Have a Heart for Kids Day 2020

Kids and the federal budget

Adam 02/24/12

Last Monday President Obama released his budget priorities for the fiscal year that begins on October 1. His proposal focuses on reducing the federal deficit while also maintaining and even increasing certain investments in children.

States depend on federal funding to help provide core services, including early learning, child nutrition, and health care. According to the bipartisan advocacy organization First Focus, the President’s proposed budget invests an additional $1.4 billion in children overall (a 1.8% increase over this year’s spending). A useful chart illustrates that kids’ share of total discretionary spending would go up.

Despite challenging fiscal times, the President would continue to invest in early childhood education. Head Start and Early Head Start would see an increase of $85 million. These funds would maintain access for Washington families who enrolled their children thanks to the American Recovery and Reinvestment Act. Additionally, the Administration directs $300 million to a new initiative for improvements like rating systems that help parents identify high-quality child care. This aligns with Washington’s work on a Quality Rating and Improvement System as part of our successful Race to the Top Early Learning Challenge application.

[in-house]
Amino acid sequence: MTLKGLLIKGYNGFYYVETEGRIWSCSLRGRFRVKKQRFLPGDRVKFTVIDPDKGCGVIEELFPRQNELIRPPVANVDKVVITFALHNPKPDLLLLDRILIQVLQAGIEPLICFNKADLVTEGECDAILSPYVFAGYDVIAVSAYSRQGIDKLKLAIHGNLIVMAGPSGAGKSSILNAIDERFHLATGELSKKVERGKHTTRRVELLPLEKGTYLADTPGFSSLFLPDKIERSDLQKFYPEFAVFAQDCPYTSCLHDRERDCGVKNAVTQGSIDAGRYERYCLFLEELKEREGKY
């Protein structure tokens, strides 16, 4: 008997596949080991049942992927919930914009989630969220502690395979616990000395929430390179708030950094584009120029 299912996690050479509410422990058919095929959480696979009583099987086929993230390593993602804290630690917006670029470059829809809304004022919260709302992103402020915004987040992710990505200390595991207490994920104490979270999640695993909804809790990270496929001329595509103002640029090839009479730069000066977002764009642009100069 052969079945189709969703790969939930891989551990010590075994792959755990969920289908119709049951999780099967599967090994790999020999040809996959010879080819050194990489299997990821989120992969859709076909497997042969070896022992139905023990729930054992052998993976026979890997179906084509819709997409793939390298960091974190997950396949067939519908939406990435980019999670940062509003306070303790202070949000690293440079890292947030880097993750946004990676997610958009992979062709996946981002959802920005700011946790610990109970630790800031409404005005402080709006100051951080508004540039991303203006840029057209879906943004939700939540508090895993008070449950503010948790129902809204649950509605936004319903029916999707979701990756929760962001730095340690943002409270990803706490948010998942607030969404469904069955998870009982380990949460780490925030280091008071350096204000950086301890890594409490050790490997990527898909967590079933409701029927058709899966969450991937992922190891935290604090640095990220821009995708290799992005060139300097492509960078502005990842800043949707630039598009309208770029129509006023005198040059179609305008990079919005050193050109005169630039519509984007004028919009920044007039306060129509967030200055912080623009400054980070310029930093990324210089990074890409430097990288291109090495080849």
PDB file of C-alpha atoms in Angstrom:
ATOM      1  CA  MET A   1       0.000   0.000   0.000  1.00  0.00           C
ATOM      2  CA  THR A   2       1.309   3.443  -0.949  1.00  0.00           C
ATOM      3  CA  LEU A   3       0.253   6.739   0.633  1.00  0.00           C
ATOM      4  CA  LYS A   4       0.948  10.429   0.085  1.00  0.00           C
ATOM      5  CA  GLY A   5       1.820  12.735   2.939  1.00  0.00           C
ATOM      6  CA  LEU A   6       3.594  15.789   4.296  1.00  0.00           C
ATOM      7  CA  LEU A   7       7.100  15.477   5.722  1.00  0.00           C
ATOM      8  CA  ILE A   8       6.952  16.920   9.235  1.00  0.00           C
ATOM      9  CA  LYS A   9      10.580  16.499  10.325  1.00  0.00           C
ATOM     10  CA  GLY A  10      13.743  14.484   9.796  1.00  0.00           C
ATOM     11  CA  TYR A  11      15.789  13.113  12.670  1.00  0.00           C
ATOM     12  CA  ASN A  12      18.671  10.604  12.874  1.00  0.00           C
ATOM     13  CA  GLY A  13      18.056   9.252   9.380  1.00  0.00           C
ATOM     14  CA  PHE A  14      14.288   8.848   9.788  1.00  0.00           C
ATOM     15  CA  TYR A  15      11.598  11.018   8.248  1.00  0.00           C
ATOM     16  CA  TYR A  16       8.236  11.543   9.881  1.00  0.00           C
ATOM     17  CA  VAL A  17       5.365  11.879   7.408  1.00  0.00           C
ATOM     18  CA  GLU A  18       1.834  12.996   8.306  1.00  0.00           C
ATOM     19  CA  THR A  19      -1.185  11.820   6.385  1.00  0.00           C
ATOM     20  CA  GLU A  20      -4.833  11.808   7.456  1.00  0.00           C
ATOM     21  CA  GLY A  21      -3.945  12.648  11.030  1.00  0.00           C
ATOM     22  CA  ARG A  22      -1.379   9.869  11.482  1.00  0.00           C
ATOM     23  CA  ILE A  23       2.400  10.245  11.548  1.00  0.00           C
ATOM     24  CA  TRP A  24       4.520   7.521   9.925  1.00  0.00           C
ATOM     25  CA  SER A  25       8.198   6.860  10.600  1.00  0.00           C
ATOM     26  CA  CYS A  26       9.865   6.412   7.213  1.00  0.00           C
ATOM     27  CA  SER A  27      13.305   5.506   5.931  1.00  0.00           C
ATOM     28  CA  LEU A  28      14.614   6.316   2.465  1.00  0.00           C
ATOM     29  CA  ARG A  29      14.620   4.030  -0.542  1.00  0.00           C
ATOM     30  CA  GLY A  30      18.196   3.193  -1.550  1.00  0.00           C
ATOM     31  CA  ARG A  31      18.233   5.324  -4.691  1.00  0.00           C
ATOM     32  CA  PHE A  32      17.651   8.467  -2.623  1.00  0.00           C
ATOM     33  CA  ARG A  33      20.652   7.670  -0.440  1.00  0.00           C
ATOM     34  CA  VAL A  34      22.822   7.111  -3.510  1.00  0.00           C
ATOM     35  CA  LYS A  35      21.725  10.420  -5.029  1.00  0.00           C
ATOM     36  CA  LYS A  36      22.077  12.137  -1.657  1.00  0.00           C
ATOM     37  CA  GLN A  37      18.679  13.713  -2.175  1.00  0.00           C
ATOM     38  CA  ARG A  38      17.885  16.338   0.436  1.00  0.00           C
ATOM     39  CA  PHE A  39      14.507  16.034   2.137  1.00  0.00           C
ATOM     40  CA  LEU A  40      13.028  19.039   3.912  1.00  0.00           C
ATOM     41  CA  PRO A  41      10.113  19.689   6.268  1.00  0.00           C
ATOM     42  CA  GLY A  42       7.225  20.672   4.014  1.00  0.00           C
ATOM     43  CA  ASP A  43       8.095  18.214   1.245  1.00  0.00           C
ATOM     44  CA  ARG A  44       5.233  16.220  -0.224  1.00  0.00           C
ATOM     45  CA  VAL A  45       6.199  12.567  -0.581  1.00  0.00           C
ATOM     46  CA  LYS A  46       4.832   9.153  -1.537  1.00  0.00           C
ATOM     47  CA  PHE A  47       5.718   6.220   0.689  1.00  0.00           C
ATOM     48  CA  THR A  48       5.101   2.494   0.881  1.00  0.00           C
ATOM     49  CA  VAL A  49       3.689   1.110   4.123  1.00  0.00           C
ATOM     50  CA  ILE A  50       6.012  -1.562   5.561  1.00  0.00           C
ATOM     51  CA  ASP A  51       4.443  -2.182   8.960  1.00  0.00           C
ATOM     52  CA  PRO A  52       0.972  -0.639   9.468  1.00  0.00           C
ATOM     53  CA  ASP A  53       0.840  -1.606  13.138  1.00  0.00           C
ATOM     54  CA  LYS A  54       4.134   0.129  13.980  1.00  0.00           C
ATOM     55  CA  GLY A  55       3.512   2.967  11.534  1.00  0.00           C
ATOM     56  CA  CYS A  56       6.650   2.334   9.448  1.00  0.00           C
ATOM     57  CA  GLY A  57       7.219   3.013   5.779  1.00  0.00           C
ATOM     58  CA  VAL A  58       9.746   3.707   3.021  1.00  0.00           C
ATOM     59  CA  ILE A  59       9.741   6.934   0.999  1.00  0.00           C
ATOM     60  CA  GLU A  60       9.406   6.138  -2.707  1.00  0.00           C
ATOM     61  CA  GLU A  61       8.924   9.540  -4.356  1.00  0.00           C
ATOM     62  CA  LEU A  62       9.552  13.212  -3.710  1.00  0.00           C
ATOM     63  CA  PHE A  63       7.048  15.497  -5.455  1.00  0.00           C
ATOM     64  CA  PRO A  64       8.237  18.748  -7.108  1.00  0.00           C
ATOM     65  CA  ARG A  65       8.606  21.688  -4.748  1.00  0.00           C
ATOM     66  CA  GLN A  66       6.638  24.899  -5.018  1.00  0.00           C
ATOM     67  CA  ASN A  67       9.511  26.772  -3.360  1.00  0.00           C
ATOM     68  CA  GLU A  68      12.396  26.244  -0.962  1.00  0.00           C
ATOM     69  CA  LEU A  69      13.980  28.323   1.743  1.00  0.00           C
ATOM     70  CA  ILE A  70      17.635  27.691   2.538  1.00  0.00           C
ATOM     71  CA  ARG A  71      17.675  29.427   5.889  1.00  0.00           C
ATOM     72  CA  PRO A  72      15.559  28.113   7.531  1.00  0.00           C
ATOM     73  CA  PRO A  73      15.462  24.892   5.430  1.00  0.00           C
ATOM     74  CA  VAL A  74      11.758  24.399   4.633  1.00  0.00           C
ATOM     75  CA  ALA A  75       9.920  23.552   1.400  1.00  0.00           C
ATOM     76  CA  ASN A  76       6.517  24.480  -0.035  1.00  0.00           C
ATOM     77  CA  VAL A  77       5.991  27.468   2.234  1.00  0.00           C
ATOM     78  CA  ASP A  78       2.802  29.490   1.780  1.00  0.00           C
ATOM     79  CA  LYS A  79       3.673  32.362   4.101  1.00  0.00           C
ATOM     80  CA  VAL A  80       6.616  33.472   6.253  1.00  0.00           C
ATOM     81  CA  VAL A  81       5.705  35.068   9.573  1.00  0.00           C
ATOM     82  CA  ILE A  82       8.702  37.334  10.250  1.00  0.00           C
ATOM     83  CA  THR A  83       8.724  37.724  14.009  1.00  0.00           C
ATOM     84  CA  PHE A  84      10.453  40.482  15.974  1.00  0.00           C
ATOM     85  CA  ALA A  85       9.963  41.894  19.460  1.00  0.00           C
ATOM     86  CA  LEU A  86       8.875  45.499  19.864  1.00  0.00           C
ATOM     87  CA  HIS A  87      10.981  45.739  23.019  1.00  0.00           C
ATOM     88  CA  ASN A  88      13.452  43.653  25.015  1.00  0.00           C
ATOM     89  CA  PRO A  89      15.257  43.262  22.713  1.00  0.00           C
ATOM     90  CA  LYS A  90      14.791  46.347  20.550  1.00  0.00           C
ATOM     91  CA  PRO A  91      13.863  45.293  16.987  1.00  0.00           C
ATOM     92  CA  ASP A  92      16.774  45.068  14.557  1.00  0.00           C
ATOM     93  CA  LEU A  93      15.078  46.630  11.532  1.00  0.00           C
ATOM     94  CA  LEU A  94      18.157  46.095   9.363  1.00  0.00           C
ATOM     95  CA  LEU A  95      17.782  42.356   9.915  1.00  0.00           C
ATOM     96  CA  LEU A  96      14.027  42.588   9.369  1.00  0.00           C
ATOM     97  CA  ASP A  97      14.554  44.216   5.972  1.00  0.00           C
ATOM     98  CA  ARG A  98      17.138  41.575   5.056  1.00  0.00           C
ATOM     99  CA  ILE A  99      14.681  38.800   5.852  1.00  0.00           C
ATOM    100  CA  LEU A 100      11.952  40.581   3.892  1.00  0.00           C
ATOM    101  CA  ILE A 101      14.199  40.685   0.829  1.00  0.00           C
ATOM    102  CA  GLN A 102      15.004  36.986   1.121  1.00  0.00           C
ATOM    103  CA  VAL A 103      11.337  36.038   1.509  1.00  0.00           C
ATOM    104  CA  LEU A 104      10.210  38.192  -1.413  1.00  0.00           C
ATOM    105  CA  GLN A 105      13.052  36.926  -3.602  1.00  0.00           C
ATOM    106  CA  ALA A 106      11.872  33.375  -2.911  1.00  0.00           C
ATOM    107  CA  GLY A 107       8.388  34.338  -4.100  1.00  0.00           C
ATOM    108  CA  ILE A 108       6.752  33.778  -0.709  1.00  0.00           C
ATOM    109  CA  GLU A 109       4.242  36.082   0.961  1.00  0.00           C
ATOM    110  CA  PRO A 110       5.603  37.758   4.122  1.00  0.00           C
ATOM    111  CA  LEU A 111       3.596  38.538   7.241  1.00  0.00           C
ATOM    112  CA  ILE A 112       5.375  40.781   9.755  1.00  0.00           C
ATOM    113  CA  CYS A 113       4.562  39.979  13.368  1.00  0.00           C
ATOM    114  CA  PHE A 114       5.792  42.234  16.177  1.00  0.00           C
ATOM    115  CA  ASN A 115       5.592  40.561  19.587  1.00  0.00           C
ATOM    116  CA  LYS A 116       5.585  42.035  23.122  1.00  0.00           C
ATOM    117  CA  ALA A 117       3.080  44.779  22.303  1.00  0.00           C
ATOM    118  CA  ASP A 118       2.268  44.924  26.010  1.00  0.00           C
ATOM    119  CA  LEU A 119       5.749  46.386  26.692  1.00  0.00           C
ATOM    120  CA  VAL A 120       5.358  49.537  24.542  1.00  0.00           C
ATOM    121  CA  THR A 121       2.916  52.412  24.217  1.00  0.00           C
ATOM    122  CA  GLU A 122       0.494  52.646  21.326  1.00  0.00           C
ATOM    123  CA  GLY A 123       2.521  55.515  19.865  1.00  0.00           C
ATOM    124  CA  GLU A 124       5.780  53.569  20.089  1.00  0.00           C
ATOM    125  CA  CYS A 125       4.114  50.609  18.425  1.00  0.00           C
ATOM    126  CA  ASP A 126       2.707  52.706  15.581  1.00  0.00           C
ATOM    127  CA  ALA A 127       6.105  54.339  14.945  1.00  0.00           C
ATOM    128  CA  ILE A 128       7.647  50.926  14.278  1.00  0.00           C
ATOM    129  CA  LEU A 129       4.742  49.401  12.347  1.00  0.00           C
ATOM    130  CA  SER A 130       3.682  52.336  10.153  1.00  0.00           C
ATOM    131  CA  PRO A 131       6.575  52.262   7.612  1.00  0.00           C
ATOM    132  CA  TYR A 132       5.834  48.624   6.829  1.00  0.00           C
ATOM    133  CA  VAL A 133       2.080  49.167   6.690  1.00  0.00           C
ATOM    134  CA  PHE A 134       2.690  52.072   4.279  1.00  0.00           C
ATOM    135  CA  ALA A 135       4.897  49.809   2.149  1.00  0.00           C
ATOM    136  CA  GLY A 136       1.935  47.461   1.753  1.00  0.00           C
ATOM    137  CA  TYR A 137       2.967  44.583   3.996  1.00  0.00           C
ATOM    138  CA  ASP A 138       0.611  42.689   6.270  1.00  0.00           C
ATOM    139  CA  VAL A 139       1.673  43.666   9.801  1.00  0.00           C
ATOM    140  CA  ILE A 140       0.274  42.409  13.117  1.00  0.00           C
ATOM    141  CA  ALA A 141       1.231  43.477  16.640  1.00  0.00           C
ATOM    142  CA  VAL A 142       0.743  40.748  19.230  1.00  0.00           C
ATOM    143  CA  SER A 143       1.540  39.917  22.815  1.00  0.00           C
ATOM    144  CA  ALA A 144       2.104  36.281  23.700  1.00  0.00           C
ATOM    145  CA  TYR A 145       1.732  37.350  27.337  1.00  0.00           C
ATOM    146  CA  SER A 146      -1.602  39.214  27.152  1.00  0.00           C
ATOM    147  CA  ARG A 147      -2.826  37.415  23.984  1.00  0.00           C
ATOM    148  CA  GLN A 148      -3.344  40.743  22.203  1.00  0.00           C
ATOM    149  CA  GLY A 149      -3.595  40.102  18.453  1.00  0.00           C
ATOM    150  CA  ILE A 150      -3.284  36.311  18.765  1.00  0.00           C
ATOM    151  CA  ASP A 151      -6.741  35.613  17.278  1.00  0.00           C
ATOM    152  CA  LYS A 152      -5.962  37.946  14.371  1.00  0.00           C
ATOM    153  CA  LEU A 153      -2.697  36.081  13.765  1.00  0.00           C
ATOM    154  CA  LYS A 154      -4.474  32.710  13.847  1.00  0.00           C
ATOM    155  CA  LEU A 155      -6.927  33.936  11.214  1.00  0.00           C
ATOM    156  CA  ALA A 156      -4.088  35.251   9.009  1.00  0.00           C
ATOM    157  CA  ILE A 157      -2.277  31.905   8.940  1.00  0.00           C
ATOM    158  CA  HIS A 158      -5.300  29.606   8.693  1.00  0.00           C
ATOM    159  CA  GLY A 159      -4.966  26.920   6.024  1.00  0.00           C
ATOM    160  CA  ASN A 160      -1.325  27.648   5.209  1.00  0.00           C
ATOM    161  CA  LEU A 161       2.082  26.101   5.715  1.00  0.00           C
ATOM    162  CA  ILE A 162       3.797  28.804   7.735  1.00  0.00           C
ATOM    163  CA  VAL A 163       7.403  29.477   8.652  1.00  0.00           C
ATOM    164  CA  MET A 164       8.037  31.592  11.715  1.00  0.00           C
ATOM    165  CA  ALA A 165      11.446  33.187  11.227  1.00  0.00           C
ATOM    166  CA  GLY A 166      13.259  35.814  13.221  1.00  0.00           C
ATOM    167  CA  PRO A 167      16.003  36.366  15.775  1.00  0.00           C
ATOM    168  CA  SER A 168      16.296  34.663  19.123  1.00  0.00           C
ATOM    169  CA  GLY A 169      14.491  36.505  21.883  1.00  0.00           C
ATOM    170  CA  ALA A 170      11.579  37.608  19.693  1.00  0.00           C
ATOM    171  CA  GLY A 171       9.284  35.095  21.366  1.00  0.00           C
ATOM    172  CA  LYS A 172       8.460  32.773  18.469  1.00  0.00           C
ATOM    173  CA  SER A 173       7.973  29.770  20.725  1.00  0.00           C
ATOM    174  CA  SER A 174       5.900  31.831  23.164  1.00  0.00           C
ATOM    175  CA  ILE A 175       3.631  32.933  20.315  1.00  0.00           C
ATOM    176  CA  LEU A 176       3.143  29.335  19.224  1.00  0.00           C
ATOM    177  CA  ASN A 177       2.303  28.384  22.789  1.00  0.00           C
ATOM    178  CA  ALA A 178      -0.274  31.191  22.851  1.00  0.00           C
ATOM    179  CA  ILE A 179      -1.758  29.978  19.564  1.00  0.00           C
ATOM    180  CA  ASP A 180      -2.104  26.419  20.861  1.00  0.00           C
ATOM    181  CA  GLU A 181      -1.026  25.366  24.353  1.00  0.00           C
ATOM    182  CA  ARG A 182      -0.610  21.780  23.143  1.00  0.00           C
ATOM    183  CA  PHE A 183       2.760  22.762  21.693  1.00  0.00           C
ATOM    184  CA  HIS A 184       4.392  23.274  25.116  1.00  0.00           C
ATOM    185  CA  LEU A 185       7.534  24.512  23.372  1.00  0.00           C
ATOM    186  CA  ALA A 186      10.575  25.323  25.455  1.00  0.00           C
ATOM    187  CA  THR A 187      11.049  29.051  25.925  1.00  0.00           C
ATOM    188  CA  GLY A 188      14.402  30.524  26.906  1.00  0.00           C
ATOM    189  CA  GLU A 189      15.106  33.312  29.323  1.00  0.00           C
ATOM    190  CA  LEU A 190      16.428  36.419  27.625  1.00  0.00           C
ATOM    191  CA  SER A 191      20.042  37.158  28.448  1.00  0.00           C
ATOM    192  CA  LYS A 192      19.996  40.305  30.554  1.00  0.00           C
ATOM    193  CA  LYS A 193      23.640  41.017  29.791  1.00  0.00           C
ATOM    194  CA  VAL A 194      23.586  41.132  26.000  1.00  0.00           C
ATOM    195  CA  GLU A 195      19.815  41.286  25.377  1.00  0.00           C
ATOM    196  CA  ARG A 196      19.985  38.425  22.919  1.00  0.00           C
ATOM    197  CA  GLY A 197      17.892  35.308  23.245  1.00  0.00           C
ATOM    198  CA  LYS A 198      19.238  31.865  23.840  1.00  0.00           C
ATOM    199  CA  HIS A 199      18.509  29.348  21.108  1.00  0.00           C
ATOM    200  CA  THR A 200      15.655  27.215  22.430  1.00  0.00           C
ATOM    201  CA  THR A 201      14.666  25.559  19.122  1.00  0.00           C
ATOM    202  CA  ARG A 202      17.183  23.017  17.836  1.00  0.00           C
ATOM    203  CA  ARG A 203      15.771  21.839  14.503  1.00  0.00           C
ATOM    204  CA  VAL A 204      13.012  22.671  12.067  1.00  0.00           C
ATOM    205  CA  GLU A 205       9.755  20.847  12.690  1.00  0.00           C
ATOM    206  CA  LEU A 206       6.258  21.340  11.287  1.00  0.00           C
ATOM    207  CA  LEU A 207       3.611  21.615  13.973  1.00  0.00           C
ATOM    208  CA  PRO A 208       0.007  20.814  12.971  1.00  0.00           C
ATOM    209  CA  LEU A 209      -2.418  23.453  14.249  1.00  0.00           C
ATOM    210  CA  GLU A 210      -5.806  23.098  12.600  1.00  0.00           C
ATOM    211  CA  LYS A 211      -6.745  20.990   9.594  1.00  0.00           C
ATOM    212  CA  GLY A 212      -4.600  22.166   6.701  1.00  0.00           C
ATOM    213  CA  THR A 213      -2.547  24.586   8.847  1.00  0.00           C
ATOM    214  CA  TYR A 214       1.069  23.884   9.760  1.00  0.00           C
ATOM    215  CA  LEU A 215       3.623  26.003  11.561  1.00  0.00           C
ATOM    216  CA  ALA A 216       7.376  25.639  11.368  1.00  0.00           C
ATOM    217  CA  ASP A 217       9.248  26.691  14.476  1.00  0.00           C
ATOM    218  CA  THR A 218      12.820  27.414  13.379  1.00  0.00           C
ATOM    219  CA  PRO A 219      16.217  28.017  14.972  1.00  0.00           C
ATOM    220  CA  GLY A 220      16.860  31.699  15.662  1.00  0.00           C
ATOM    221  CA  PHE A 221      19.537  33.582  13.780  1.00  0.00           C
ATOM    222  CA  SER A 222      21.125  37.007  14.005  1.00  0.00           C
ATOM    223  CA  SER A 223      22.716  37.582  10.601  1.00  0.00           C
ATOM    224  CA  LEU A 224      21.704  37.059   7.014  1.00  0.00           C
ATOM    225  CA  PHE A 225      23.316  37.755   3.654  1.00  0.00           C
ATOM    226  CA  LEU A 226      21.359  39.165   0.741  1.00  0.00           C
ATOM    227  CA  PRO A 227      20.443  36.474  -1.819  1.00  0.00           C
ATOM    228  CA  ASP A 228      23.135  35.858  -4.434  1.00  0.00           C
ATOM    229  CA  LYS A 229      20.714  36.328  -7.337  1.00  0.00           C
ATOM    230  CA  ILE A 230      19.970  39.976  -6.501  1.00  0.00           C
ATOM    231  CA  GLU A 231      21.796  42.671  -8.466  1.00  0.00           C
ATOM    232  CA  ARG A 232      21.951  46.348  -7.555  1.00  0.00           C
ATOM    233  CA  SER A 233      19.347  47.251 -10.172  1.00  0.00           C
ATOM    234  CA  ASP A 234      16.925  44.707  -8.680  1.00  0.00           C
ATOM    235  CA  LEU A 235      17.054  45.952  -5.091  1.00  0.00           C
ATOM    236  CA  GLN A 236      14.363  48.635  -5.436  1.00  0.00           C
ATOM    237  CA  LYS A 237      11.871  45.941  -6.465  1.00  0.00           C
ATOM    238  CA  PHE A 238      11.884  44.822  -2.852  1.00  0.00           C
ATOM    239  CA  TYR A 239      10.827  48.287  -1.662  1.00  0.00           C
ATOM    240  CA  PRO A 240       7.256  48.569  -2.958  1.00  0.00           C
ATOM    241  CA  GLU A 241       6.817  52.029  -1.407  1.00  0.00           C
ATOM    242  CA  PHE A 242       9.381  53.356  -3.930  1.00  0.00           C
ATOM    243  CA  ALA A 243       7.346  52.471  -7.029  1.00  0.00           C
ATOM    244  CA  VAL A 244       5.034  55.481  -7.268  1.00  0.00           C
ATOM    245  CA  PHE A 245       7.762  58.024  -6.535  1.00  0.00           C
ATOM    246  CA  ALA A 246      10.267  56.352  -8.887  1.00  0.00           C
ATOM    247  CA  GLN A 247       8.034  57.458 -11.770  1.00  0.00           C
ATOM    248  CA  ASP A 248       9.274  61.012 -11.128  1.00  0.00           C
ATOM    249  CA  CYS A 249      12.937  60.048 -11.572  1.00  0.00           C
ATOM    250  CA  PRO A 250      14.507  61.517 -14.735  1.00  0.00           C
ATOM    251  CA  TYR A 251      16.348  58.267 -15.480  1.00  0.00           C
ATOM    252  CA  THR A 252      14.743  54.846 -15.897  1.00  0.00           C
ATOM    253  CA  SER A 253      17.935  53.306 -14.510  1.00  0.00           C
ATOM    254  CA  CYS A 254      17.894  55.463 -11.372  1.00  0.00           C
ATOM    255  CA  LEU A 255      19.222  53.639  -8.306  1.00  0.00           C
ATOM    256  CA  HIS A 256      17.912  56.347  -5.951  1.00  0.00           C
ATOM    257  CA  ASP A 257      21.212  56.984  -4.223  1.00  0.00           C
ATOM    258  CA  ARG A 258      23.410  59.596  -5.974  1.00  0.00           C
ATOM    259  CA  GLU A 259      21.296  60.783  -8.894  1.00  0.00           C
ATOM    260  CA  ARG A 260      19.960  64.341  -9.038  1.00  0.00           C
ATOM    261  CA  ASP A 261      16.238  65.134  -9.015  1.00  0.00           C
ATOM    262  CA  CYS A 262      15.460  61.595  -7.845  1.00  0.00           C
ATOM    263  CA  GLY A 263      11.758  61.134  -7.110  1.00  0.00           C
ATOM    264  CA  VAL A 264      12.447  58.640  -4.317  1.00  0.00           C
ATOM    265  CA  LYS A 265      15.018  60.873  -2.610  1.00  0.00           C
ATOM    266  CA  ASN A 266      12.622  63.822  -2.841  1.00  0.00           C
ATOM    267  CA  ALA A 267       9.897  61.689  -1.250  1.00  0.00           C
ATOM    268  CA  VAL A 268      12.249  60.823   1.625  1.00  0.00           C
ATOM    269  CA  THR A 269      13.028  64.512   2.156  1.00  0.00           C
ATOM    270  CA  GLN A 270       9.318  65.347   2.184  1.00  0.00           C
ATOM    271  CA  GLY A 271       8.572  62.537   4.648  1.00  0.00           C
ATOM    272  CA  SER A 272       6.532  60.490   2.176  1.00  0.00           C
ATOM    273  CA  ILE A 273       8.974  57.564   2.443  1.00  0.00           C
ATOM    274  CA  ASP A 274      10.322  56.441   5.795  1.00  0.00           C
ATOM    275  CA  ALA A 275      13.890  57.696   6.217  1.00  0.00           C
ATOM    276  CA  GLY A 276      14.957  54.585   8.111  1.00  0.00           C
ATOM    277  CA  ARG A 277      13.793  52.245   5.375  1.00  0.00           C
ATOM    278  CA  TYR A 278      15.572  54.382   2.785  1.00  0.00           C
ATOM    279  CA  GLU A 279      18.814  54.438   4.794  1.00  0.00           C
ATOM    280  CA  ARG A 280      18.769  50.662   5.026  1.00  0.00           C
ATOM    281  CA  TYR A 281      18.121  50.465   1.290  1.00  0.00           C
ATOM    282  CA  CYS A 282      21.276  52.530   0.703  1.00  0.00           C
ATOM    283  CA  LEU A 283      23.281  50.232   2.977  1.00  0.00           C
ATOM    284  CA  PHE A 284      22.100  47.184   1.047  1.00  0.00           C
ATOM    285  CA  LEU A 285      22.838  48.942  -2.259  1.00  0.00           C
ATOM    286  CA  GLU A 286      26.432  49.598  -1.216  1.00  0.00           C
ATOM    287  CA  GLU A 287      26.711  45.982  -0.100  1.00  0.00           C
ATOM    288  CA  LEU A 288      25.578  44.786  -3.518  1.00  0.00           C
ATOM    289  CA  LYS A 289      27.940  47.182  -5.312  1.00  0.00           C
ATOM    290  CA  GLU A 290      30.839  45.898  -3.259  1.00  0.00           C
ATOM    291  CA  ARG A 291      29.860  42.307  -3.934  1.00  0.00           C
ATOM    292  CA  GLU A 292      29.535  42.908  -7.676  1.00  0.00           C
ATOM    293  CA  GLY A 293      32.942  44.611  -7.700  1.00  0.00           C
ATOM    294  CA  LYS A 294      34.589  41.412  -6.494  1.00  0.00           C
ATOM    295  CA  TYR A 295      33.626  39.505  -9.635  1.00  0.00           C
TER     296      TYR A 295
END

In child nutrition, the President reverses cuts to the Supplemental Nutrition Assistance Program (SNAP), also known as food stamps, and supports an increase in the Special Supplemental Nutrition Program for Women, Infants, and Children (WIC). He also requests more funds for three important meals programs for children: National School Lunch, School Breakfast, and Summer Food Service.

The President’s budget is only a proposal. Congress will ultimately determine federal investments in our children. Be on the lookout for town hall meetings hosted by your Senators or Congressperson, send them email messages or, if you use Twitter, communicate with them through this handy tool. Whenever possible, let them know you think kids should be a priority in the federal budget!